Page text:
I guess I’m a day late and dollar short with this first impressions review. How’s that? Well, the CZ 75 TS Czechmate Parrot (which is a mouthful so I will refer to it as the Parrot from here on out) has been a grail gun that I’ve been wanting to add to the collection for a long time. My interest in it grew by leaps and bounds over the past year since I got far more involved with USPSA than in previous years. Especially since it could also be used to dip my toes in Open division which is something I’ve been wanting to do. A few months ago, I finally got my grubby mitts on one and as I started preparing this review I learned that CZ discontinued a few of their competition guns this year (2023) with the Czechmate and the Parrot (there is a difference which I will cover) being one of them. So there you have it, a day late and dollar short. Don’t disparage though, discontinued or not, this review is happening.
Let’s start with a little disambiguation. The CZ 75 TS Czechmate and the CZ 75 TS Czechmate Parrot, or the Czechmate and the Parrot, are for all intents and purposes the same gun which was designed and built with IPSC Limited and Open division competition in mind. In other words, they are race guns. The Parrot is a limited edition variant of Czechmate. How limited? My understanding, while it may be inaccurate, is that CZ USA imported about 10 Parrots into the United States each year. There are a few differences between the variants which I will cover shortly as we tour the gun from muzzle to heel in the usual manner.
Regardless of the variant, they both present a complete package that makes the guns pretty much ready to race in an IPSC or USPSA match right out of the box after acquiring a compatible holster. Street price for a new in box Czechmate or Parrot, assuming one can find one in stock, is right around $3,300. Yeah, okay. I get it. That’s not exactly budget friendly. However, considering the other options for race ready contender race guns are tuned and customized 2011s. The CZ price tags are a much lower point of entry considering one can expect to spend two to three times that amount for a race ready 2011. Also consider that serious competitors usually buy two of them in order to have a standby backup pistol for major matches.
So what can one expect to get for that cheddar? Well it starts with a large briefcase-sized hard-sided foam-padded case that can be configured to transport the handgun regardless of whether it is configured for open or limited division. The contents of which are as follows:
- The pistol itself (marketing material indicates it was factory configured for open division, however it may be in limited configuration),
- A large four port compensator,
- A muzzle with a front sight,
- A slide racker,
- A rear sight,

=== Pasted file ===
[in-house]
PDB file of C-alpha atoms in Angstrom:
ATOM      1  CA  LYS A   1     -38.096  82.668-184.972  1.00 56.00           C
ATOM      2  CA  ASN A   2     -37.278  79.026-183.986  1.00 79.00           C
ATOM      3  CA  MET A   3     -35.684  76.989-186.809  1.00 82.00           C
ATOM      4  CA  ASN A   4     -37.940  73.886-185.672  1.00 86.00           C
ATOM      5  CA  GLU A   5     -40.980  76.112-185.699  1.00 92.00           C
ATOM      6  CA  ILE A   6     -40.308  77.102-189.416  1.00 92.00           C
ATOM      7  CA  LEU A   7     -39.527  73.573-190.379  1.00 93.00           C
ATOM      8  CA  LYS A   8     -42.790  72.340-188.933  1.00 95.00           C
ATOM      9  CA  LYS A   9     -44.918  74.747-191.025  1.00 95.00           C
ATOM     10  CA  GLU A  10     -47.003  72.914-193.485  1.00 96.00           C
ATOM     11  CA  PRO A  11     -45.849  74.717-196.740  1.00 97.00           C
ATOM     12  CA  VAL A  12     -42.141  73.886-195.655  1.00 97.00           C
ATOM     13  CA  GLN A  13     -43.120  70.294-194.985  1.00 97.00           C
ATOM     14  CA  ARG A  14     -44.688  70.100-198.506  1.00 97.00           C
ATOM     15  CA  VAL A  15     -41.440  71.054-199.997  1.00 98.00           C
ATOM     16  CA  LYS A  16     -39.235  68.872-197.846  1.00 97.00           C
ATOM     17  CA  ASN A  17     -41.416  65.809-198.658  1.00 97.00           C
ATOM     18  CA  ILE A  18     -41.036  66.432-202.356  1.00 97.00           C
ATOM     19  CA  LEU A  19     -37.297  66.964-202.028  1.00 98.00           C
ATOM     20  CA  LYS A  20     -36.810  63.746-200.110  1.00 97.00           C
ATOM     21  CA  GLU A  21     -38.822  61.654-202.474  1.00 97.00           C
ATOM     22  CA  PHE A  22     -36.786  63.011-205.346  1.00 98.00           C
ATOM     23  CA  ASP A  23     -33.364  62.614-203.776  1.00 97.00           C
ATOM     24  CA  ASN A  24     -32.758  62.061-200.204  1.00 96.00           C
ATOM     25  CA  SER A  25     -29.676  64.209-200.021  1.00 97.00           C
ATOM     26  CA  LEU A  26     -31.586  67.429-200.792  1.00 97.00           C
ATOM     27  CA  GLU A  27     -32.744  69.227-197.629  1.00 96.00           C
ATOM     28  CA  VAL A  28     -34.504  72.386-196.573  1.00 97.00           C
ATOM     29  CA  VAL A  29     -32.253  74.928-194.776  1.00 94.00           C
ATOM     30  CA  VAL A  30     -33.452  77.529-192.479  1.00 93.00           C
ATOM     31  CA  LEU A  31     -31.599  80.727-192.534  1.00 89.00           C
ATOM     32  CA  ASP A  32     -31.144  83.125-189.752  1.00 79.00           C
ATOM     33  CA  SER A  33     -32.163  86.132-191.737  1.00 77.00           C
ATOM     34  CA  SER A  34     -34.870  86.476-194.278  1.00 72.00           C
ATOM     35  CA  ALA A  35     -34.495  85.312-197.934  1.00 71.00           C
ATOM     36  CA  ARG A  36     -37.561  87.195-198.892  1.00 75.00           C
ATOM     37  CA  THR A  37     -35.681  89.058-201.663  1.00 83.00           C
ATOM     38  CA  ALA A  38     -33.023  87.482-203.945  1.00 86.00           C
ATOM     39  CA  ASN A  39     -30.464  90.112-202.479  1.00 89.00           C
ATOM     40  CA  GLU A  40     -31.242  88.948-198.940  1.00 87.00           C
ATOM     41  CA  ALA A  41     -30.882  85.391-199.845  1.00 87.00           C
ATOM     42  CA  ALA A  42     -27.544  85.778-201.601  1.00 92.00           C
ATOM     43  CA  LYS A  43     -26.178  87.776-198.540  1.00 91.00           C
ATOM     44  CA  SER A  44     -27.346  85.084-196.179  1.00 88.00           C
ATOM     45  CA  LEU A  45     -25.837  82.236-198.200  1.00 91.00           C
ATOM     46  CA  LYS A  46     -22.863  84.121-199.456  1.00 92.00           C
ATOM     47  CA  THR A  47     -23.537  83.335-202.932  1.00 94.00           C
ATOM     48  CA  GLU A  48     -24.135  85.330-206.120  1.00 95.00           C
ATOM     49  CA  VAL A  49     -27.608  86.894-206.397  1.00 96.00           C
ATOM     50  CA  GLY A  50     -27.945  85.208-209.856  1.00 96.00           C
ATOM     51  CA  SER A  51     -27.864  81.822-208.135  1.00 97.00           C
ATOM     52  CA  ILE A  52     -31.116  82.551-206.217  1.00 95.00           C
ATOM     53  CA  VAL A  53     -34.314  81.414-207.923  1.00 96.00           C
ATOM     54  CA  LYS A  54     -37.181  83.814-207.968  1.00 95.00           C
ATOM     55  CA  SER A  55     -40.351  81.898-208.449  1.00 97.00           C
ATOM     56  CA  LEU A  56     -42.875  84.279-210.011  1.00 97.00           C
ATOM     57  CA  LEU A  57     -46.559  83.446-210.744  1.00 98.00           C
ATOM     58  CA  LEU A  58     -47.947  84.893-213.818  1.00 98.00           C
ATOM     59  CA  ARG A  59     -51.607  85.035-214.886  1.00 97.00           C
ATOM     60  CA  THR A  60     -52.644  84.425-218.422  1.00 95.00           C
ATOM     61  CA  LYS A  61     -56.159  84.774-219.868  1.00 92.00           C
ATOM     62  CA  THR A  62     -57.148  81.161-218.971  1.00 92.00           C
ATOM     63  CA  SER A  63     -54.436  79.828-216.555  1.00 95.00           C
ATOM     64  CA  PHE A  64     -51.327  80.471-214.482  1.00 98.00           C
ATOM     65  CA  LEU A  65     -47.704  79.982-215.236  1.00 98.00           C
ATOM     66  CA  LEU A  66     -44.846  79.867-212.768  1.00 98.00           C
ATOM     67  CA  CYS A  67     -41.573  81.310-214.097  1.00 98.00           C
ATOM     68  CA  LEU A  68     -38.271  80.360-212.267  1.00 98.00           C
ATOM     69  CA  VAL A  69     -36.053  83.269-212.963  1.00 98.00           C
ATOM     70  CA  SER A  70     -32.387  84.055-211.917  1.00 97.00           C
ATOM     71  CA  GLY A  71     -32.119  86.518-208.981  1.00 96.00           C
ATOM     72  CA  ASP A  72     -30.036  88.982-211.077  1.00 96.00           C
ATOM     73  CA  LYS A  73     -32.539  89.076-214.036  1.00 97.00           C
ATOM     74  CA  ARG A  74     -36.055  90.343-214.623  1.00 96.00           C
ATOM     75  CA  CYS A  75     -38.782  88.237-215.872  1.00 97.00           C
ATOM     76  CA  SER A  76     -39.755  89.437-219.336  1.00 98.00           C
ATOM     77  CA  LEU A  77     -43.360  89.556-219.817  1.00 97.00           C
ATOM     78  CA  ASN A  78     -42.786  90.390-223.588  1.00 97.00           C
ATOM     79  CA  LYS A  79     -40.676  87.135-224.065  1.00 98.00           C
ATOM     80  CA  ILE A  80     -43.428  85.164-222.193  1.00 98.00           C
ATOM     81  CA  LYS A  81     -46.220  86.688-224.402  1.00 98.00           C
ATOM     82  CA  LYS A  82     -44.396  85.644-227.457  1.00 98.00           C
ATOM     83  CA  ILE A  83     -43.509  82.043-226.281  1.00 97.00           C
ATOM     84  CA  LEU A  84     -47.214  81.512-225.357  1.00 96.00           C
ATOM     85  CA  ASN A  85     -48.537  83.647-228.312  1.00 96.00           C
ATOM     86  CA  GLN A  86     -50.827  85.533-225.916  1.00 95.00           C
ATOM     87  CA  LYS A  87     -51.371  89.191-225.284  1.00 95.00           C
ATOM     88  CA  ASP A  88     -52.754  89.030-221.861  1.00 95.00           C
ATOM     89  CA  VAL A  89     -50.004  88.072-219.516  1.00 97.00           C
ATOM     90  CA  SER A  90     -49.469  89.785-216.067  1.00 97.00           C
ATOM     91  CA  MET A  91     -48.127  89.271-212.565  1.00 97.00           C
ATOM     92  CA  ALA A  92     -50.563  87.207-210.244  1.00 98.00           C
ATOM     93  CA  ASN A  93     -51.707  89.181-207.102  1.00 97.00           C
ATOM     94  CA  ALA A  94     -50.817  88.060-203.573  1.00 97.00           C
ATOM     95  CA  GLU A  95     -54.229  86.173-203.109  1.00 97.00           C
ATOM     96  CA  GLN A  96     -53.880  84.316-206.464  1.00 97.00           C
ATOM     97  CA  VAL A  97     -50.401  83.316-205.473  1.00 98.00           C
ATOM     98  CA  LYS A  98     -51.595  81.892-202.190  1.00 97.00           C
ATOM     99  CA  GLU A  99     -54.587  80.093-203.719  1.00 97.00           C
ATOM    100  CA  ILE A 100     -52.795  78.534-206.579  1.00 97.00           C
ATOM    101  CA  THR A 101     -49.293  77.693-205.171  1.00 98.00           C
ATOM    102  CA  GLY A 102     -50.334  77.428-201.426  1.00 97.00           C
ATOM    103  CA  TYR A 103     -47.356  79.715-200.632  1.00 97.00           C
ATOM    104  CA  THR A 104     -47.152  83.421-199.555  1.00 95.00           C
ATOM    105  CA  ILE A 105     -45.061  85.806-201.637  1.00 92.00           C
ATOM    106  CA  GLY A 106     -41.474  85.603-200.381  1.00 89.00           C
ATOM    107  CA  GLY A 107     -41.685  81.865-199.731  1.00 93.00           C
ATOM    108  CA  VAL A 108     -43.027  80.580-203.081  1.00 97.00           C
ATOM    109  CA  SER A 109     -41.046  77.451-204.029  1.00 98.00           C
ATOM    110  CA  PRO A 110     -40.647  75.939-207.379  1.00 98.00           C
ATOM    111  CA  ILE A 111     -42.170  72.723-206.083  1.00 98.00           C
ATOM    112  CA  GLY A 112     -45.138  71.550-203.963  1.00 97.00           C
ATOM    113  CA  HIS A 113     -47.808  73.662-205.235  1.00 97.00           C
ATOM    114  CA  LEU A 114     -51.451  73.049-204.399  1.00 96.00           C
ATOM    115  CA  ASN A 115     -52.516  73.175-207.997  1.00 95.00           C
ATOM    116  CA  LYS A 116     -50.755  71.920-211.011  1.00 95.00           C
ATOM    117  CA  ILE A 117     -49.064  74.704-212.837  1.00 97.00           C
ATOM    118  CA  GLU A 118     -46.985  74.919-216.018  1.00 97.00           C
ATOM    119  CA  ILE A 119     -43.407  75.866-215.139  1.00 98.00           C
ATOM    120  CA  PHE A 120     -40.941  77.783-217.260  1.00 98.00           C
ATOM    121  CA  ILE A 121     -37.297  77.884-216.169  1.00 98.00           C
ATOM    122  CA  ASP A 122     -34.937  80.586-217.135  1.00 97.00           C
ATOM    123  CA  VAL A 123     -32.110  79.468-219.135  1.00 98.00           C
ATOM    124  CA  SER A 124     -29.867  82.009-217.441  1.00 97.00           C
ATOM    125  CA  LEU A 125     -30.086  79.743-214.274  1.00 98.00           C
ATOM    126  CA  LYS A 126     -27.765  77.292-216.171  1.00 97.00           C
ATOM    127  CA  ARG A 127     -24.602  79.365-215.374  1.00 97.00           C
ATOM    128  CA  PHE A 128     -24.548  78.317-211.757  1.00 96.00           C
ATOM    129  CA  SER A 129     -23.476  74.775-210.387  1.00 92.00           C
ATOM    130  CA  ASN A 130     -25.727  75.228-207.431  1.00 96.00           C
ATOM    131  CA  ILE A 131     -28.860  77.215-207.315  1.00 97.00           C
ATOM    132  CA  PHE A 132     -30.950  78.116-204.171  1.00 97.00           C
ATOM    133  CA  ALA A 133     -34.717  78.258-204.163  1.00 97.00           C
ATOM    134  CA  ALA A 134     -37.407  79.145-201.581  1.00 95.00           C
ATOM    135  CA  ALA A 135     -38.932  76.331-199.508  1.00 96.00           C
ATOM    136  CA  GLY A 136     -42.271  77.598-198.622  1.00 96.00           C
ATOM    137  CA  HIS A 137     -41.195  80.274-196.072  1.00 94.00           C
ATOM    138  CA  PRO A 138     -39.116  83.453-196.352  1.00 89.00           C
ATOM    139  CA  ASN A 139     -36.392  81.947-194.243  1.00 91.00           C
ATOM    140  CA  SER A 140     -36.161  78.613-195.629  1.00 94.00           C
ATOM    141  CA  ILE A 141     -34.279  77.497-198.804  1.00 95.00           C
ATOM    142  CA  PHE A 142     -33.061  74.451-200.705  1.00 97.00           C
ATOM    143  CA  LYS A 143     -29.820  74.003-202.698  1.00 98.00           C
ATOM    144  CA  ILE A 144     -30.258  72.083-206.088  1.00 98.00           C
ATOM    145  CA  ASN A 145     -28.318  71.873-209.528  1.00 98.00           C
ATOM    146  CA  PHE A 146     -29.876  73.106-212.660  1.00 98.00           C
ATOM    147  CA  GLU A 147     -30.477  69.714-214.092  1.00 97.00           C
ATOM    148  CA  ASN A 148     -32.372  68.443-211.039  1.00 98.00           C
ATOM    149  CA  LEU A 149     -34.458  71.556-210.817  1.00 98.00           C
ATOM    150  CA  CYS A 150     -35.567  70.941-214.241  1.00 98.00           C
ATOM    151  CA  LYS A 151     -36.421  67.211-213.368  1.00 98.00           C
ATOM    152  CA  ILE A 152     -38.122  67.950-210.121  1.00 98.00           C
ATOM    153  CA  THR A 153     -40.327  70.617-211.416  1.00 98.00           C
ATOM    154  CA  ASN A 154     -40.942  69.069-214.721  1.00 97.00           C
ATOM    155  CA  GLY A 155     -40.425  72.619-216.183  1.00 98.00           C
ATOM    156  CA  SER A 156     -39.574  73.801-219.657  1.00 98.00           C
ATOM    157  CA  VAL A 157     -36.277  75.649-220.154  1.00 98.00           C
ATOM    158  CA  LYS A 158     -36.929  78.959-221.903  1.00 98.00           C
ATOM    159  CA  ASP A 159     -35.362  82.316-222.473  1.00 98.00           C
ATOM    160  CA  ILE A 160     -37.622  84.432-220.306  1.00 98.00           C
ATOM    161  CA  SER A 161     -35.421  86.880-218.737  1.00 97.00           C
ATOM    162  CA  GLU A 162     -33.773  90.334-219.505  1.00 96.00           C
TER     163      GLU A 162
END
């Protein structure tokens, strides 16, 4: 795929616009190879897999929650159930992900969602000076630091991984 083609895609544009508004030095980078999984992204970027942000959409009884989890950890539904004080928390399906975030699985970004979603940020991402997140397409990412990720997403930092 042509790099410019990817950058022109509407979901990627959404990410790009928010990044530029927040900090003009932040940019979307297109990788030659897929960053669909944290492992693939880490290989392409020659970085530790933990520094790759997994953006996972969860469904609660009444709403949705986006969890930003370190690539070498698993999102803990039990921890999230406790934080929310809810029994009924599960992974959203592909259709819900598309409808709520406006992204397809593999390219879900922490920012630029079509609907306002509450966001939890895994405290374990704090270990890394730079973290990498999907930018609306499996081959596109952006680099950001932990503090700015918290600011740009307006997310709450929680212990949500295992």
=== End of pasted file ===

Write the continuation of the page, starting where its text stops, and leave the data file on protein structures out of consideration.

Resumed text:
- A frame mountable gas pedal (or thumb rest),
- A frame mounted optic mount,
- An optic mount mountable gas pedal,
- A C-More SlideRide 6MOA red dot sight,
- A collection of hex and Torx wrenches necessary to reconfigure the pistol,
- A few non-locking slide stop pins,
- A spare slide stop,
- A low power recoil spring,
- Three (3) twenty (20) round magazines,
- One (1) twenty-six (26) round magazine,
- A cable lock,
- A pistol manual,
- And an optic manual.
In the case of the standard Czechmate variant, a spare 9mm barrel is also included.
We begin the muzzle to heel walk of the Parrot with either the compensator or the front sight integrated muzzle device both of which are threaded onto the barrel. The compensator, or comp, is big and heavy with four large ports. The weight does make the Parrot front heavy which I suspect helps minimize muzzle flip in conjunction with the ports and does make for a very fast return. The flip side of that is that I found myself putting extra effort to keep it from dipping below the point of aim on the return. Granted well timed follow up shots as the dot returns to the point of aim help to keep the muzzle from dipping too far and make for some incredibly fast splits. Another drawback of the front heavy configuration is that it doesn’t lend itself well to transitions. The inertia is noticeable and makes it more difficult to start and stop a transition. There may be some additional benefits to the compensator that I’m not aware of yet and may reveal themselves as I get more trigger time with it.
The front sight integrated muzzle device is not nearly as heavy as the comp. However, it doesn’t do anything to reduce muzzle flip or speed up recoil recovery. The integrated front sight design minimizes front sight movement during recoil considerably compared to front sights that are installed on the slide. With the front sight on the muzzle device, the front sight moves vertically during recoil. The front sight on the slide, the front sight moves vertically during recoil but also back and forth as the slide reciprocates with the pistol’s action. The difference in movement gave me the impression that I was able to establish a front sight focus for precise follow up shots faster. That said, I think a high visibility fiber optic sight would be far more effective than the black serrated front sight found on the muzzle device.